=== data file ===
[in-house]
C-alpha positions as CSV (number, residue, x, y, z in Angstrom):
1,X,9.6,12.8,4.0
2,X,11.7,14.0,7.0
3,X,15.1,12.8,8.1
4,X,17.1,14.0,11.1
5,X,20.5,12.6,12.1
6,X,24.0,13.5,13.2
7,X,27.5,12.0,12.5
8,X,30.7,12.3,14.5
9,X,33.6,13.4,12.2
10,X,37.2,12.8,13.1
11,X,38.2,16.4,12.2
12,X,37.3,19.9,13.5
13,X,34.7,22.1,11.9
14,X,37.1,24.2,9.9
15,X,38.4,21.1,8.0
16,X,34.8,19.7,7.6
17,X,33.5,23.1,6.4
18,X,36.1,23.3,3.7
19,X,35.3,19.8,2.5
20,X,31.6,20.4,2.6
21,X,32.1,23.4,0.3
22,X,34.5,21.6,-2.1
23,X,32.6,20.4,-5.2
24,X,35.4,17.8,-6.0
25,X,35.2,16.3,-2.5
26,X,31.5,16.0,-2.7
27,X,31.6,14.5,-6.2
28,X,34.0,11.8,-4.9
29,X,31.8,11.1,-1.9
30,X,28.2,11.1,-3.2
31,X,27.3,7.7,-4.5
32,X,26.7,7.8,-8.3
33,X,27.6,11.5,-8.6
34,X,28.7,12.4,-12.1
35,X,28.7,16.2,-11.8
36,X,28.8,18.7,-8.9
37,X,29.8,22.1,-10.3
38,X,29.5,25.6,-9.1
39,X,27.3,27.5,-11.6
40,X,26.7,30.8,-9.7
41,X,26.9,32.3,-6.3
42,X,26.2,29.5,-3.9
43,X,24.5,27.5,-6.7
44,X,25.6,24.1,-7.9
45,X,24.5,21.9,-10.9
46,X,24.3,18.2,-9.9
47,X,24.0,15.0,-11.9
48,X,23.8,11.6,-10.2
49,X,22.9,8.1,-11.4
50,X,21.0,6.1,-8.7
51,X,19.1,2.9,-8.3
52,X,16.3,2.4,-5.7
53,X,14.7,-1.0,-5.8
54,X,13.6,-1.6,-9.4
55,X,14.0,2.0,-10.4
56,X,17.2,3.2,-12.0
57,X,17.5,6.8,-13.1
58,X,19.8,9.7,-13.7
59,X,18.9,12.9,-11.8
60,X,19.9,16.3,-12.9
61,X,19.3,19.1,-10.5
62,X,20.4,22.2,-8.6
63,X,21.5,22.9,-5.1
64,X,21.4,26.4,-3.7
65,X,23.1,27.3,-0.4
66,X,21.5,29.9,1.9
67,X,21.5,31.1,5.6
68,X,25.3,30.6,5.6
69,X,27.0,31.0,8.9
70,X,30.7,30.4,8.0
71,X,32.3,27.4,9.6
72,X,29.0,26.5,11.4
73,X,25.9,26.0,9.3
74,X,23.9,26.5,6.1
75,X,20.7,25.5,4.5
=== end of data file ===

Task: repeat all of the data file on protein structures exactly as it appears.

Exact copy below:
[in-house]
C-alpha positions as CSV (number, residue, x, y, z in Angstrom):
1,X,9.6,12.8,4.0
2,X,11.7,14.0,7.0
3,X,15.1,12.8,8.1
4,X,17.1,14.0,11.1
5,X,20.5,12.6,12.1
6,X,24.0,13.5,13.2
7,X,27.5,12.0,12.5
8,X,30.7,12.3,14.5
9,X,33.6,13.4,12.2
10,X,37.2,12.8,13.1
11,X,38.2,16.4,12.2
12,X,37.3,19.9,13.5
13,X,34.7,22.1,11.9
14,X,37.1,24.2,9.9
15,X,38.4,21.1,8.0
16,X,34.8,19.7,7.6
17,X,33.5,23.1,6.4
18,X,36.1,23.3,3.7
19,X,35.3,19.8,2.5
20,X,31.6,20.4,2.6
21,X,32.1,23.4,0.3
22,X,34.5,21.6,-2.1
23,X,32.6,20.4,-5.2
24,X,35.4,17.8,-6.0
25,X,35.2,16.3,-2.5
26,X,31.5,16.0,-2.7
27,X,31.6,14.5,-6.2
28,X,34.0,11.8,-4.9
29,X,31.8,11.1,-1.9
30,X,28.2,11.1,-3.2
31,X,27.3,7.7,-4.5
32,X,26.7,7.8,-8.3
33,X,27.6,11.5,-8.6
34,X,28.7,12.4,-12.1
35,X,28.7,16.2,-11.8
36,X,28.8,18.7,-8.9
37,X,29.8,22.1,-10.3
38,X,29.5,25.6,-9.1
39,X,27.3,27.5,-11.6
40,X,26.7,30.8,-9.7
41,X,26.9,32.3,-6.3
42,X,26.2,29.5,-3.9
43,X,24.5,27.5,-6.7
44,X,25.6,24.1,-7.9
45,X,24.5,21.9,-10.9
46,X,24.3,18.2,-9.9
47,X,24.0,15.0,-11.9
48,X,23.8,11.6,-10.2
49,X,22.9,8.1,-11.4
50,X,21.0,6.1,-8.7
51,X,19.1,2.9,-8.3
52,X,16.3,2.4,-5.7
53,X,14.7,-1.0,-5.8
54,X,13.6,-1.6,-9.4
55,X,14.0,2.0,-10.4
56,X,17.2,3.2,-12.0
57,X,17.5,6.8,-13.1
58,X,19.8,9.7,-13.7
59,X,18.9,12.9,-11.8
60,X,19.9,16.3,-12.9
61,X,19.3,19.1,-10.5
62,X,20.4,22.2,-8.6
63,X,21.5,22.9,-5.1
64,X,21.4,26.4,-3.7
65,X,23.1,27.3,-0.4
66,X,21.5,29.9,1.9
67,X,21.5,31.1,5.6
68,X,25.3,30.6,5.6
69,X,27.0,31.0,8.9
70,X,30.7,30.4,8.0
71,X,32.3,27.4,9.6
72,X,29.0,26.5,11.4
73,X,25.9,26.0,9.3
74,X,23.9,26.5,6.1
75,X,20.7,25.5,4.5